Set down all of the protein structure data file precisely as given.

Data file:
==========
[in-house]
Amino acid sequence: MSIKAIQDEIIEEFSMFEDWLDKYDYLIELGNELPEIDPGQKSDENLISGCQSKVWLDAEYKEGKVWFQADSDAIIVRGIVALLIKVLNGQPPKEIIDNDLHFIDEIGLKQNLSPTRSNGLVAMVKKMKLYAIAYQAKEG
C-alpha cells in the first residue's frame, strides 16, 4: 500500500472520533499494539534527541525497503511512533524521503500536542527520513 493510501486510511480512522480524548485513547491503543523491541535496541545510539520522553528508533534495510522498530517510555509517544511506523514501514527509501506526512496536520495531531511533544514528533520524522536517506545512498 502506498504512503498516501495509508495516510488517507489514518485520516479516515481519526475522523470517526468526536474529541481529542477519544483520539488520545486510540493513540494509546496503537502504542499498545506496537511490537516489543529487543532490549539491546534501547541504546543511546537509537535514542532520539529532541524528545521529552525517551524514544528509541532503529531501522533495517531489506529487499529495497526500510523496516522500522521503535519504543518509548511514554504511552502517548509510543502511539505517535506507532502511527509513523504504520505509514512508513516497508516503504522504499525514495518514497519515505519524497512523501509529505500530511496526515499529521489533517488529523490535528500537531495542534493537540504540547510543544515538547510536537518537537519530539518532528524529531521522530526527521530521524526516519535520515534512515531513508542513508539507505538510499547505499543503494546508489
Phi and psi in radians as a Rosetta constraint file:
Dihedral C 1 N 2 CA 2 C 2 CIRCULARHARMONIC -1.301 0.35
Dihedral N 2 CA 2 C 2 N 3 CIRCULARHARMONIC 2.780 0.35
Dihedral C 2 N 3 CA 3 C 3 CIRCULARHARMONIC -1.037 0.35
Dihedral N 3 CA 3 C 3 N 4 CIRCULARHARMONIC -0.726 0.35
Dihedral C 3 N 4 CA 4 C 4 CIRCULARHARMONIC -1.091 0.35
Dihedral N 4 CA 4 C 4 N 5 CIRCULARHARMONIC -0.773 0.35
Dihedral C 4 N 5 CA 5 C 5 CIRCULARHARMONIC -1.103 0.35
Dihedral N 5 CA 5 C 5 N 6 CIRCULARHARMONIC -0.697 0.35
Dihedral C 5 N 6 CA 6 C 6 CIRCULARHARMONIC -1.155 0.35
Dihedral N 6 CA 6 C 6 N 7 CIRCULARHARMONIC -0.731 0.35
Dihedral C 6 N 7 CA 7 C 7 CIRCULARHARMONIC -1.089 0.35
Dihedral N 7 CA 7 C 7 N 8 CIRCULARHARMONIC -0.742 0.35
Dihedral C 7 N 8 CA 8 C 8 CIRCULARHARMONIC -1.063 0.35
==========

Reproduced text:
[in-house]
Amino acid sequence: MSIKAIQDEIIEEFSMFEDWLDKYDYLIELGNELPEIDPGQKSDENLISGCQSKVWLDAEYKEGKVWFQADSDAIIVRGIVALLIKVLNGQPPKEIIDNDLHFIDEIGLKQNLSPTRSNGLVAMVKKMKLYAIAYQAKEG
C-alpha cells in the first residue's frame, strides 16, 4: 500500500472520533499494539534527541525497503511512533524521503500536542527520513 493510501486510511480512522480524548485513547491503543523491541535496541545510539520522553528508533534495510522498530517510555509517544511506523514501514527509501506526512496536520495531531511533544514528533520524522536517506545512498 502506498504512503498516501495509508495516510488517507489514518485520516479516515481519526475522523470517526468526536474529541481529542477519544483520539488520545486510540493513540494509546496503537502504542499498545506496537511490537516489543529487543532490549539491546534501547541504546543511546537509537535514542532520539529532541524528545521529552525517551524514544528509541532503529531501522533495517531489506529487499529495497526500510523496516522500522521503535519504543518509548511514554504511552502517548509510543502511539505517535506507532502511527509513523504504520505509514512508513516497508516503504522504499525514495518514497519515505519524497512523501509529505500530511496526515499529521489533517488529523490535528500537531495542534493537540504540547510543544515538547510536537518537537519530539518532528524529531521522530526527521530521524526516519535520515534512515531513508542513508539507505538510499547505499543503494546508489
Phi and psi in radians as a Rosetta constraint file:
Dihedral C 1 N 2 CA 2 C 2 CIRCULARHARMONIC -1.301 0.35
Dihedral N 2 CA 2 C 2 N 3 CIRCULARHARMONIC 2.780 0.35
Dihedral C 2 N 3 CA 3 C 3 CIRCULARHARMONIC -1.037 0.35
Dihedral N 3 CA 3 C 3 N 4 CIRCULARHARMONIC -0.726 0.35
Dihedral C 3 N 4 CA 4 C 4 CIRCULARHARMONIC -1.091 0.35
Dihedral N 4 CA 4 C 4 N 5 CIRCULARHARMONIC -0.773 0.35
Dihedral C 4 N 5 CA 5 C 5 CIRCULARHARMONIC -1.103 0.35
Dihedral N 5 CA 5 C 5 N 6 CIRCULARHARMONIC -0.697 0.35
Dihedral C 5 N 6 CA 6 C 6 CIRCULARHARMONIC -1.155 0.35
Dihedral N 6 CA 6 C 6 N 7 CIRCULARHARMONIC -0.731 0.35
Dihedral C 6 N 7 CA 7 C 7 CIRCULARHARMONIC -1.089 0.35
Dihedral N 7 CA 7 C 7 N 8 CIRCULARHARMONIC -0.742 0.35
Dihedral C 7 N 8 CA 8 C 8 CIRCULARHARMONIC -1.063 0.35